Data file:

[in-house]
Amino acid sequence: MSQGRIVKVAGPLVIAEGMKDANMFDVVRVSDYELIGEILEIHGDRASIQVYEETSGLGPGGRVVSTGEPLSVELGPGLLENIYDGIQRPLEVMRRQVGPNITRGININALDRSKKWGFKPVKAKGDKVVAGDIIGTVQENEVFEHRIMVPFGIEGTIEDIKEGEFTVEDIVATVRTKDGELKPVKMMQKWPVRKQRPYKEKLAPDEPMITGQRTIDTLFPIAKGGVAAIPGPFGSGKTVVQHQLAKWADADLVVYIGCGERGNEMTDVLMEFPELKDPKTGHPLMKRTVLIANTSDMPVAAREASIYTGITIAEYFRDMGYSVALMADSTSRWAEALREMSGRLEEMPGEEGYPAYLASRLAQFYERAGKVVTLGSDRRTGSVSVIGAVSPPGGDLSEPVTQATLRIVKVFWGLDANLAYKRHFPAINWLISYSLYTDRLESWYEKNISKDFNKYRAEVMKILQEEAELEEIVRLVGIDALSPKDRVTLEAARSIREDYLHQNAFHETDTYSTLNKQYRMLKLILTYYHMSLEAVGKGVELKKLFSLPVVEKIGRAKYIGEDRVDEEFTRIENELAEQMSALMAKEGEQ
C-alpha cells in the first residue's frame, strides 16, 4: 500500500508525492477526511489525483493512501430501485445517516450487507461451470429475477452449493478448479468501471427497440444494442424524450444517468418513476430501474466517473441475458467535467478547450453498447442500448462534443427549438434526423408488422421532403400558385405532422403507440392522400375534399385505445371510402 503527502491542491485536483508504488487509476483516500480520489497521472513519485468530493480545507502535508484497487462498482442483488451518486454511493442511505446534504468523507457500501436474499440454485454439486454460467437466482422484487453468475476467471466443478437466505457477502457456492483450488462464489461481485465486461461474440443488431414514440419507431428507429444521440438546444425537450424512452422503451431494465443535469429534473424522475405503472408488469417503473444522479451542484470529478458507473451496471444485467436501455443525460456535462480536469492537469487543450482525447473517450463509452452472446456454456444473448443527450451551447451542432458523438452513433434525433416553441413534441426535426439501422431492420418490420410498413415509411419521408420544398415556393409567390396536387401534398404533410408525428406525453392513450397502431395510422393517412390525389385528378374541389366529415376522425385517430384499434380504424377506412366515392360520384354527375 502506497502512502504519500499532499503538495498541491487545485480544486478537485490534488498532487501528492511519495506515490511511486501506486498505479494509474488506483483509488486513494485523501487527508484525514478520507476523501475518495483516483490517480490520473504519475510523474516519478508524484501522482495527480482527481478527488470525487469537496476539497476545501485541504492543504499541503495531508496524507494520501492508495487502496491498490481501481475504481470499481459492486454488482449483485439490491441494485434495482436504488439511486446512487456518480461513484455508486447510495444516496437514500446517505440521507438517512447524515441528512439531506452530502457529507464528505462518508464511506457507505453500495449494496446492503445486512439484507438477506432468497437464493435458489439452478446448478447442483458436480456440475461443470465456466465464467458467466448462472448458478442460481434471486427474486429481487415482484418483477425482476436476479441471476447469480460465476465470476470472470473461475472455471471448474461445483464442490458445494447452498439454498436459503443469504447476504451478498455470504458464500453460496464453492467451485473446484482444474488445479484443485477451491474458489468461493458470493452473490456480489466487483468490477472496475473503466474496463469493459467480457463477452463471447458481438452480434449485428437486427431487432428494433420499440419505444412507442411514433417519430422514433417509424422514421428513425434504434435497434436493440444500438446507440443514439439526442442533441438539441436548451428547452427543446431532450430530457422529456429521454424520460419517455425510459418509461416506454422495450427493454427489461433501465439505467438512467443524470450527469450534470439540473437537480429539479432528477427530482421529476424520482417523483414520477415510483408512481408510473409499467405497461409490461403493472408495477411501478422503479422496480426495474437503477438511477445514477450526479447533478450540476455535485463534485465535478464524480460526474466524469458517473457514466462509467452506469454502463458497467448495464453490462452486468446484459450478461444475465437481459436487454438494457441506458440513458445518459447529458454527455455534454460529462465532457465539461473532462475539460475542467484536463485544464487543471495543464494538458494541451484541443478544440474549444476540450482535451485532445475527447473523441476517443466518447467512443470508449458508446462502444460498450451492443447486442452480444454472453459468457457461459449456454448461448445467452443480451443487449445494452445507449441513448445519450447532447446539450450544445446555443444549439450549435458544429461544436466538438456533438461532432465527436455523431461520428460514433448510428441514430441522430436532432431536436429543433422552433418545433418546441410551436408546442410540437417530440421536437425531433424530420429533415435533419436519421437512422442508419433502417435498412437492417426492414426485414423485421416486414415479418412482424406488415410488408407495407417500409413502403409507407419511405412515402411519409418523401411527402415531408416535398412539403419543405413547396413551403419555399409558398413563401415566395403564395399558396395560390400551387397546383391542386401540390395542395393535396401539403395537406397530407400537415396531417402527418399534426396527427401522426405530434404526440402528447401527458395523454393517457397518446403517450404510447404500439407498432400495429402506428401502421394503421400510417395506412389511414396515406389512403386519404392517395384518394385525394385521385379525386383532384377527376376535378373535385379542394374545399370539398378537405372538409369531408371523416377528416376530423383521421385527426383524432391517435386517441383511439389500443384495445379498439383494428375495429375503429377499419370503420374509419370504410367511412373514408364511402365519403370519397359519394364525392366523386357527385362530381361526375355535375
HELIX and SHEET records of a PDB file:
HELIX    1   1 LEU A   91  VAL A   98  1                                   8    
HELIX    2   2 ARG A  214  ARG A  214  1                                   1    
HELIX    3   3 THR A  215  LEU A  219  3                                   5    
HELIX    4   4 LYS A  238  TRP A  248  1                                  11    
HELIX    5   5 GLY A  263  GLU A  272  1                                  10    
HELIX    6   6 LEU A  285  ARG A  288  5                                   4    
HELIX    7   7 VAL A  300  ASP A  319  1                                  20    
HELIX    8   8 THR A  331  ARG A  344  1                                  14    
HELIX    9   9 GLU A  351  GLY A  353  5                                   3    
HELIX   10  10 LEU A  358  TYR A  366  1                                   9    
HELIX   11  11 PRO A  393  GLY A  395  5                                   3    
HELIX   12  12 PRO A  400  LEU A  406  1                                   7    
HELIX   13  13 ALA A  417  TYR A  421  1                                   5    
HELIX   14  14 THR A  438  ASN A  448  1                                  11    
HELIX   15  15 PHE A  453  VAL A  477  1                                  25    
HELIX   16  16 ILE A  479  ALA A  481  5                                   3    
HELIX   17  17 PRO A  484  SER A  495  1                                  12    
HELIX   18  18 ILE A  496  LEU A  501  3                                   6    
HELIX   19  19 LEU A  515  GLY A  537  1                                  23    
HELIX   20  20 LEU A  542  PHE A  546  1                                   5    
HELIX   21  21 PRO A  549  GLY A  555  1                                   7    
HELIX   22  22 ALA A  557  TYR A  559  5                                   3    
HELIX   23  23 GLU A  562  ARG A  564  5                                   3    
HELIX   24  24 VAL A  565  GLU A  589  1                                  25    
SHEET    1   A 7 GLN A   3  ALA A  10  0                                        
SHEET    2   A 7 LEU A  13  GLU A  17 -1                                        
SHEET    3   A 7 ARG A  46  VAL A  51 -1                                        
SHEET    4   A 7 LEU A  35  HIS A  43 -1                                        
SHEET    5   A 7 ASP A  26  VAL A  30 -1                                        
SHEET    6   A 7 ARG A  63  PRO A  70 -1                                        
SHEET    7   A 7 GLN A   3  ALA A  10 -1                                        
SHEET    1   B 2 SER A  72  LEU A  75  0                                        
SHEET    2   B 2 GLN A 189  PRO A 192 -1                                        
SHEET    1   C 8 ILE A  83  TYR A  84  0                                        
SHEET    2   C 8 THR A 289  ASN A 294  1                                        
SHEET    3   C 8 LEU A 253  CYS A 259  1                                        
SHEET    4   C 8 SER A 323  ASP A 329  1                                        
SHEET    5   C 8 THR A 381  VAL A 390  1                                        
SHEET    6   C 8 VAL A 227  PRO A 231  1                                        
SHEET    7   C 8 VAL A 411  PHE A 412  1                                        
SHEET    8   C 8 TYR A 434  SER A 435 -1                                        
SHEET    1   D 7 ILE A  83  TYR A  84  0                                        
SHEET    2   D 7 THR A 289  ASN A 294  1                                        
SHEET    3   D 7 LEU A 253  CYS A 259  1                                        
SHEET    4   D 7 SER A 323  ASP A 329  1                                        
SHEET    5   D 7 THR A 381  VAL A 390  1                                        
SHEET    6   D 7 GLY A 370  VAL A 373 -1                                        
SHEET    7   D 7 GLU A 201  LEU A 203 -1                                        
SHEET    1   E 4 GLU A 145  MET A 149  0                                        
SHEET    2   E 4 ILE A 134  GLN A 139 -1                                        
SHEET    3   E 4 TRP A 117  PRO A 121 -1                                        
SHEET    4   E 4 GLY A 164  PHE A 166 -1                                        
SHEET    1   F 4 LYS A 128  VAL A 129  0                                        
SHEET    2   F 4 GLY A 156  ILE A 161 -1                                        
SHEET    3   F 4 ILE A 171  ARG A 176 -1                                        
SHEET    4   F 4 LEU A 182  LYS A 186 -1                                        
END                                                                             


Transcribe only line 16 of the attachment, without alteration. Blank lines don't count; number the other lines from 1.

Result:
HELIX   12  12 PRO A  400  LEU A  406  1                                   7    